The Sense Organs
The sense organs of the human body comprise of the eyes for vision, the ear for hearing, the nose for smell, the tongue for taste and the skin for touch. As animals, we need these senses to be able to respond to our environment and the senses are there to protect the body. They work by relaying vital information through sensory neurons to the appropriate places within the nervous system by their containing receptors that are sensitive to stimulus, so they can detect touch, pressure,
pain, temperature, chemicals, light, sound and movement for example. The purpose to allow us as humans to function fully by being able to respond to what is happening around us, and the animal species to avoid hostile environments, to sense the presence of predators and to find food.
Responding to Stimuli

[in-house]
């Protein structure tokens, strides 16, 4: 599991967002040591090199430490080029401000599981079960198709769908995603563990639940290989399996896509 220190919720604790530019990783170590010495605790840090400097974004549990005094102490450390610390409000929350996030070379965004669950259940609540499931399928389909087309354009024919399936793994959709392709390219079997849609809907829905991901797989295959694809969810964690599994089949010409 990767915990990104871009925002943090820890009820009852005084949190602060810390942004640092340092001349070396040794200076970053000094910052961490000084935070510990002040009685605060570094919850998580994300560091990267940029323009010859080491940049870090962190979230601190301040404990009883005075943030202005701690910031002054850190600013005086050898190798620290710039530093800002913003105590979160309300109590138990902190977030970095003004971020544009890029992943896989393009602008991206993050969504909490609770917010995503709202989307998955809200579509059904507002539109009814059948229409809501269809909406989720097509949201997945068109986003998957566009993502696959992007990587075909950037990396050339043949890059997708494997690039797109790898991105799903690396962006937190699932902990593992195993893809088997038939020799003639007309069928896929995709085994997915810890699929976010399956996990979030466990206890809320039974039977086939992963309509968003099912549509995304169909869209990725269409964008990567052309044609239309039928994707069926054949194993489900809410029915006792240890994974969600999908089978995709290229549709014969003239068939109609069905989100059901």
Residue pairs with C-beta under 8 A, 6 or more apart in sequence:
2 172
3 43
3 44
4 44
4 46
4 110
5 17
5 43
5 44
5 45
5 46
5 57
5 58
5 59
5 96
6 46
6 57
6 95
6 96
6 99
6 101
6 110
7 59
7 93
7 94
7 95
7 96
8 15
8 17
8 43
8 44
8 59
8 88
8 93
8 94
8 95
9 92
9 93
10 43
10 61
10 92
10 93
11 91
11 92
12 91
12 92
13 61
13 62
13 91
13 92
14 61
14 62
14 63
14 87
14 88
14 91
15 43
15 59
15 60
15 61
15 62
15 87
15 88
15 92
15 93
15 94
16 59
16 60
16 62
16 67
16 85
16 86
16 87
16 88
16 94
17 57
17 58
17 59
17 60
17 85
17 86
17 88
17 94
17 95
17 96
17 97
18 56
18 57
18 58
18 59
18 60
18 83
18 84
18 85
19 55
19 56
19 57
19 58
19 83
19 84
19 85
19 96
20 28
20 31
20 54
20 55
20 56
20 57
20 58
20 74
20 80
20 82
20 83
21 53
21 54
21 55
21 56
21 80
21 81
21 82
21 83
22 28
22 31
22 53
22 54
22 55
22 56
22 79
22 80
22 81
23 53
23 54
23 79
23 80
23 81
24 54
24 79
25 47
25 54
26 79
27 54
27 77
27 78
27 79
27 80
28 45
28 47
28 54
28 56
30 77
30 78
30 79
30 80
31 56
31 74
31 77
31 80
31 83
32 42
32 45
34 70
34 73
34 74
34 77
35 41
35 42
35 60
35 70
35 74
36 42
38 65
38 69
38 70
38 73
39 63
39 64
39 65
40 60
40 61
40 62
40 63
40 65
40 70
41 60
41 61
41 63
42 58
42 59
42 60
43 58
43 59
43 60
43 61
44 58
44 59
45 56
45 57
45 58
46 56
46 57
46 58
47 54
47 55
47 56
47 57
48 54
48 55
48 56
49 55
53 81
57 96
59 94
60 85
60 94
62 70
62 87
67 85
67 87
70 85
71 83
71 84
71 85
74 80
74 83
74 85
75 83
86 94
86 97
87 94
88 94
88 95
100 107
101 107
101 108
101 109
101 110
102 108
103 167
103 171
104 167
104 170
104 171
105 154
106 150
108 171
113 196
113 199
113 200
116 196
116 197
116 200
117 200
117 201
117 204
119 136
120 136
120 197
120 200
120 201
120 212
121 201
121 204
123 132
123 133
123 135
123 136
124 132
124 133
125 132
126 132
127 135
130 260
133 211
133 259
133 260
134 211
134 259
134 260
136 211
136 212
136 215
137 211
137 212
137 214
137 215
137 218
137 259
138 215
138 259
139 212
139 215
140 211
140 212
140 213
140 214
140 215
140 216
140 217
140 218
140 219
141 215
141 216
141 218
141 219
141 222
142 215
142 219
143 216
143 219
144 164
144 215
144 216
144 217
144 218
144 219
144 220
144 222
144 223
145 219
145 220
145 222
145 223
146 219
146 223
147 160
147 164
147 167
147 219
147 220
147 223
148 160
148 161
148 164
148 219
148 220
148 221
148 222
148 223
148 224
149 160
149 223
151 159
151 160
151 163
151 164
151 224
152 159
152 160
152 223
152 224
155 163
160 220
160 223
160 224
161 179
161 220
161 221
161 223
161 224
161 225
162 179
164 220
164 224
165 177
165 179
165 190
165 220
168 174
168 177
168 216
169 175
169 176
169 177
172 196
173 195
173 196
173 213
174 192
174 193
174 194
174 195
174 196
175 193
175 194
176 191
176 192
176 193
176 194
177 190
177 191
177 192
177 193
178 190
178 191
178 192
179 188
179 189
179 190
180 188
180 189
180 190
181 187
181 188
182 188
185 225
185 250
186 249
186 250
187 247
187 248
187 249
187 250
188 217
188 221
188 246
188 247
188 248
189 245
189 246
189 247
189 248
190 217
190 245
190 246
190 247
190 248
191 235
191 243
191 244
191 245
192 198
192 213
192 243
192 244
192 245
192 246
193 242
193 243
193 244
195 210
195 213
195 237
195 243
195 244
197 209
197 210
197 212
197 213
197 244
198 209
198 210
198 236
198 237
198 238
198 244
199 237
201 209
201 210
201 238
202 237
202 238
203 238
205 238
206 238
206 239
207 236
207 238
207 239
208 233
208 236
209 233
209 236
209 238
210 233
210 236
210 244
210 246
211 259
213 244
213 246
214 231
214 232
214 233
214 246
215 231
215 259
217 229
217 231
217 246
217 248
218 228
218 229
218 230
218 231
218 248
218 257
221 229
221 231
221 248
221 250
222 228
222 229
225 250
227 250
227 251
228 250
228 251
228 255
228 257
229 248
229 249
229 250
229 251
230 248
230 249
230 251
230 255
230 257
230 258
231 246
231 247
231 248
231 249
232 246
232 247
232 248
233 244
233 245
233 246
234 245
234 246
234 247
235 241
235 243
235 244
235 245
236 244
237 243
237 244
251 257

The sense organs respond to stimuli by producing nerve impulses that travel to the brain via a sensory nerve. The sensory nerves form the link between receptors and the central nervous system possessing nerve endings with specialised neurons that are stimulated to fire action based on chemical factors, photons, heat depending on their location and type. Sensory nerves are part of the peripheral nervous system which includes the cranial nerves Olfactory I, Optic II, and Vestibulocochlear VIII and the spinal nerves.
The team have created a gallery of illustrations involving the sense organs, and are shown below. The team can create bespoke medical and scientific illustration’s and are readily able to talk to you about your project needs.